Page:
For Washington, the future of Africa is as arena for geopolitical competition: China Daily editorial
The unusually heavy presence of US security staff encircling US Vice-President Kamala Harris during her arrival at Kotoka International Airport in Accra, Ghana, on Sunday was a vivid sign of Washington's psychological distance from Africa.
Harris said that she was "very excited" about the future of Africa upon her arrival in Accra. But she should have done her homework on what the United States has done for Africa, which in effect would have deprived the continent of its future were it not for China's engagement with it.
As some observers said, African nations are not naïve. They are aware that the US has a long history of meddling in African affairs and instigating internal conflicts.
If that is too embarrassing for her to contemplate, given the stated anti-China objective of her seven-day trip, Harris should at least have been briefed beforehand that all three of the major airports in the countries she is visiting, the other two being Zambia and Tanzania, are partially or wholly funded, designed, upgraded or built by Chinese entities. Not to mention many of the public buildings that China built in these countries in some of which she will put on the US' anti-China talk show.
Pressing her hosts to estrange their largest investor, trade partner and development supporter, as senior officials of the Joe Biden administration made clear was the rationale for the trip before her departure, could be considered insultingly patronizing.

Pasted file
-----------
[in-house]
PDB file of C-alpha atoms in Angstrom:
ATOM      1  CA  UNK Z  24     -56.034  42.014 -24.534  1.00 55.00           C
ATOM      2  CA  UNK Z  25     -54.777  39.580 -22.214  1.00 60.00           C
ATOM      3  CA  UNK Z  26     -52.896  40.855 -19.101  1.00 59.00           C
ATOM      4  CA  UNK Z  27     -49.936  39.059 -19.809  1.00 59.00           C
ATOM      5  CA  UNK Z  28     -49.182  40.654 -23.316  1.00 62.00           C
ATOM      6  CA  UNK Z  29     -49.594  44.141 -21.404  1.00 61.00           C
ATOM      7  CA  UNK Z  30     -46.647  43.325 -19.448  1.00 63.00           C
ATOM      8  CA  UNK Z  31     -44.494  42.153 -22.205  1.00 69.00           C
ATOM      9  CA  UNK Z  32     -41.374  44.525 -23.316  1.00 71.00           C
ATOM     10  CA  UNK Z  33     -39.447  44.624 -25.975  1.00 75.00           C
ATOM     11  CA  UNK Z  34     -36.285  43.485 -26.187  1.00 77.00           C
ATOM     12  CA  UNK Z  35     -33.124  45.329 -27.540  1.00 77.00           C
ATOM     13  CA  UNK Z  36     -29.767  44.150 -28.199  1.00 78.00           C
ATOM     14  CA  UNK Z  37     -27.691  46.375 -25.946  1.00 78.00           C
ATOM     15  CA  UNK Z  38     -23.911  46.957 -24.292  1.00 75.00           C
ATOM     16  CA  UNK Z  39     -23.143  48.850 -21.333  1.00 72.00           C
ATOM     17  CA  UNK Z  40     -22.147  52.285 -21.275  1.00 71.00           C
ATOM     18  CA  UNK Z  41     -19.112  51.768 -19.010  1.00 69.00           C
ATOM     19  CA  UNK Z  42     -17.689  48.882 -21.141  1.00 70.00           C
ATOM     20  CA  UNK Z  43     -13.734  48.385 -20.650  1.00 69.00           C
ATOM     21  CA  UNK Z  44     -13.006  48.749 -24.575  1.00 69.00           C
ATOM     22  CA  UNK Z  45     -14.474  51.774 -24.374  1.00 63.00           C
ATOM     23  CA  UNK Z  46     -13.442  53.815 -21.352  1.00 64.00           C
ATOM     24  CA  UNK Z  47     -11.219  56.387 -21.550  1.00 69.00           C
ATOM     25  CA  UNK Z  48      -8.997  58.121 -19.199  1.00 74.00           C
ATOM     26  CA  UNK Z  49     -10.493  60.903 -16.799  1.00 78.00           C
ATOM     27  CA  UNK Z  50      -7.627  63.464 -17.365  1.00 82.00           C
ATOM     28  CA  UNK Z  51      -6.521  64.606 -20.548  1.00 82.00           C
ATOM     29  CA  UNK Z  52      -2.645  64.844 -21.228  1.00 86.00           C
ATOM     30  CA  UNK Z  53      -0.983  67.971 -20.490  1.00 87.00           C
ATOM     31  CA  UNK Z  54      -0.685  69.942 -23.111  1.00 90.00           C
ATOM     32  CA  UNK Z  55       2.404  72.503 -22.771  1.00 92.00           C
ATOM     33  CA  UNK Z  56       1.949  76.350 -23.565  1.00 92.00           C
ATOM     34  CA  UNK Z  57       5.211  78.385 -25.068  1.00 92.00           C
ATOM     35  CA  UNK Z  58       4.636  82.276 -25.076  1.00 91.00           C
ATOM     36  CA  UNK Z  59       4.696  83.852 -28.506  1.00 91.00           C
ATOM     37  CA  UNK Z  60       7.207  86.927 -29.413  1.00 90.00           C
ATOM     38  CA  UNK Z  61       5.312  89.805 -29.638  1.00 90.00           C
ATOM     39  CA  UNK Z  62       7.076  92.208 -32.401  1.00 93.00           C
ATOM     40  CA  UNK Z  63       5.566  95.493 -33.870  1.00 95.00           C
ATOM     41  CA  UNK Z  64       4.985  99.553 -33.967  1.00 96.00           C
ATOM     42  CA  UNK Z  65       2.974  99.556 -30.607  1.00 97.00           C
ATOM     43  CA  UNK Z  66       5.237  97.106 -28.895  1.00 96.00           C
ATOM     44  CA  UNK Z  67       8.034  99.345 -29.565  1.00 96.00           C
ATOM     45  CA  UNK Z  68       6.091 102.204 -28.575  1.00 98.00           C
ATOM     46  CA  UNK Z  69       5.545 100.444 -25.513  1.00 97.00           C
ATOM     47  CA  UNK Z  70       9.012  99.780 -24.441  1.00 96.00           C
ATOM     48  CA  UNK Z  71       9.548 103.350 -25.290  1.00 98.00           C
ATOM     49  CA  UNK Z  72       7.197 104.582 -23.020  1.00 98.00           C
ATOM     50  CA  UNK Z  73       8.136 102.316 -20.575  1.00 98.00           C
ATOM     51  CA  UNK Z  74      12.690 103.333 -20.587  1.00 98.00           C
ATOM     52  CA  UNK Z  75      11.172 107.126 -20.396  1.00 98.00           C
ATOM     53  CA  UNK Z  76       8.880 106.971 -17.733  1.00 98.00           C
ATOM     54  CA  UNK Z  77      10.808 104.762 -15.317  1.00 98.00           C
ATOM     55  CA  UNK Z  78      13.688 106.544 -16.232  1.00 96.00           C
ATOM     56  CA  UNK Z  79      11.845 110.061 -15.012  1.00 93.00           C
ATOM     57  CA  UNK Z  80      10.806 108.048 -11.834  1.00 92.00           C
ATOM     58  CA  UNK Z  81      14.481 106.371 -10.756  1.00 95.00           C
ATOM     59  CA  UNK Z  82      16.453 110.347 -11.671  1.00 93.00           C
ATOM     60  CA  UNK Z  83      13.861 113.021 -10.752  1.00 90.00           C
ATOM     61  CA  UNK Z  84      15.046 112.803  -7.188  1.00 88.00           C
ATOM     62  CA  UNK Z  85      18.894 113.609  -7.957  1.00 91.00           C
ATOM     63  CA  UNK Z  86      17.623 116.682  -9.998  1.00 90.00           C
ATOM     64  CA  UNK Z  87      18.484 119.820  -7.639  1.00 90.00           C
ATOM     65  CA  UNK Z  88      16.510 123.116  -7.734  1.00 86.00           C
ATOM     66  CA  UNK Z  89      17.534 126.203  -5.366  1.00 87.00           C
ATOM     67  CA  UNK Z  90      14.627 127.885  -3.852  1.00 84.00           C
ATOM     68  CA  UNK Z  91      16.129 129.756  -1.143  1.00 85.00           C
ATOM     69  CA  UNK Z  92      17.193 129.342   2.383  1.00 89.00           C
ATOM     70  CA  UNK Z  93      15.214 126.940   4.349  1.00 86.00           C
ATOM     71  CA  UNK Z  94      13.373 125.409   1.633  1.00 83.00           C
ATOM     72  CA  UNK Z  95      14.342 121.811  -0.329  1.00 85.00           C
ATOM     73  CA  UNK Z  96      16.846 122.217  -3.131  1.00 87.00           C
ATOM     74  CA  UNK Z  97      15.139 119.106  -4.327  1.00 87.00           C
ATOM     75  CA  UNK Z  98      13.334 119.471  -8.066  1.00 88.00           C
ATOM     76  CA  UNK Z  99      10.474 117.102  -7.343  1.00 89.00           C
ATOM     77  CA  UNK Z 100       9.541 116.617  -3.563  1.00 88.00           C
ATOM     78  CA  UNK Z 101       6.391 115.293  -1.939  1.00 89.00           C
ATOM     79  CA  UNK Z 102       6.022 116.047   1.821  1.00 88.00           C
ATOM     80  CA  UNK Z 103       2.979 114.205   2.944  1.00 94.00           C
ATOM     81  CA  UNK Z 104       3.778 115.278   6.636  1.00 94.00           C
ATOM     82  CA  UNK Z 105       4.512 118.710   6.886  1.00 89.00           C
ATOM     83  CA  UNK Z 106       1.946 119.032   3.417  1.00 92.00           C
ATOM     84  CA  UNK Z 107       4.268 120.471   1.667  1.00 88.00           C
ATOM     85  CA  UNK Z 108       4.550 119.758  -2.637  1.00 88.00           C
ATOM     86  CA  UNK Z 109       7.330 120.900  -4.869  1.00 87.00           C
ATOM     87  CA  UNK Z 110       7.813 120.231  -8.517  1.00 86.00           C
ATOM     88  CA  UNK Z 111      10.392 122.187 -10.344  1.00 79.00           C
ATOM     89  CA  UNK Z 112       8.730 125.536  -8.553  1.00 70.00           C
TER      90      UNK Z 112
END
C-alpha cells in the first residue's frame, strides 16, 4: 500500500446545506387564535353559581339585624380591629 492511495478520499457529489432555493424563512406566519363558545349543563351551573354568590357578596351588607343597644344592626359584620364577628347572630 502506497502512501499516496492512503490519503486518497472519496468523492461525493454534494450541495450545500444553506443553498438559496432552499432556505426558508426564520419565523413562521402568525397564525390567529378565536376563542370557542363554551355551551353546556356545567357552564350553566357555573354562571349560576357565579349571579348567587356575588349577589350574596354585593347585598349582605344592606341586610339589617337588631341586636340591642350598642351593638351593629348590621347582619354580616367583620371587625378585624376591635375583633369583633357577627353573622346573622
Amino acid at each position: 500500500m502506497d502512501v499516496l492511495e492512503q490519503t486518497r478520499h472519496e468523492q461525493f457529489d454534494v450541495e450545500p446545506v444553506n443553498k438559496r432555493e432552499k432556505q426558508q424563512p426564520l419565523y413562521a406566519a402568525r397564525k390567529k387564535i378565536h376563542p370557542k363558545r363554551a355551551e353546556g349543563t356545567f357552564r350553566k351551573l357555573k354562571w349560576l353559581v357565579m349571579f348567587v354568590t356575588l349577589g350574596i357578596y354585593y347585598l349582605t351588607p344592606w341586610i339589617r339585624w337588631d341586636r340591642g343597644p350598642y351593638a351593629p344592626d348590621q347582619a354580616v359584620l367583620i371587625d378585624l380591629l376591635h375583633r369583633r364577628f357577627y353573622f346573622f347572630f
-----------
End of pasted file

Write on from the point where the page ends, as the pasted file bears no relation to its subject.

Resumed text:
Likewise, she should have been reminded that much of "the extraordinary innovation and creativity that is occurring on this continent" that she was able to "witness firsthand" also stems from the projects China supports to help enhance education, medical care and technological upgrading in these countries.
And with about 70 to 80 percent of Africa's sovereign debt attributable to Western, if not US, entities and individuals as World Bank data indicates, Harris has no reason to talk about "China's involvement in debt restructuring" in Africa.
As some African analysts have said, since even the most sincere promises former US president Barack Obama made during his welcome-home visit to Africa 15 years ago were only marginally kept, and his successor made no secret of his disdain for the continent, there is no reason Harris' words should be taken seriously this time. Particularly since the Joe Biden administration has paid only lip service to the continent, which Biden has yet to visit as president.
The need to act on promises is a lesson she should learn and take back from her trip.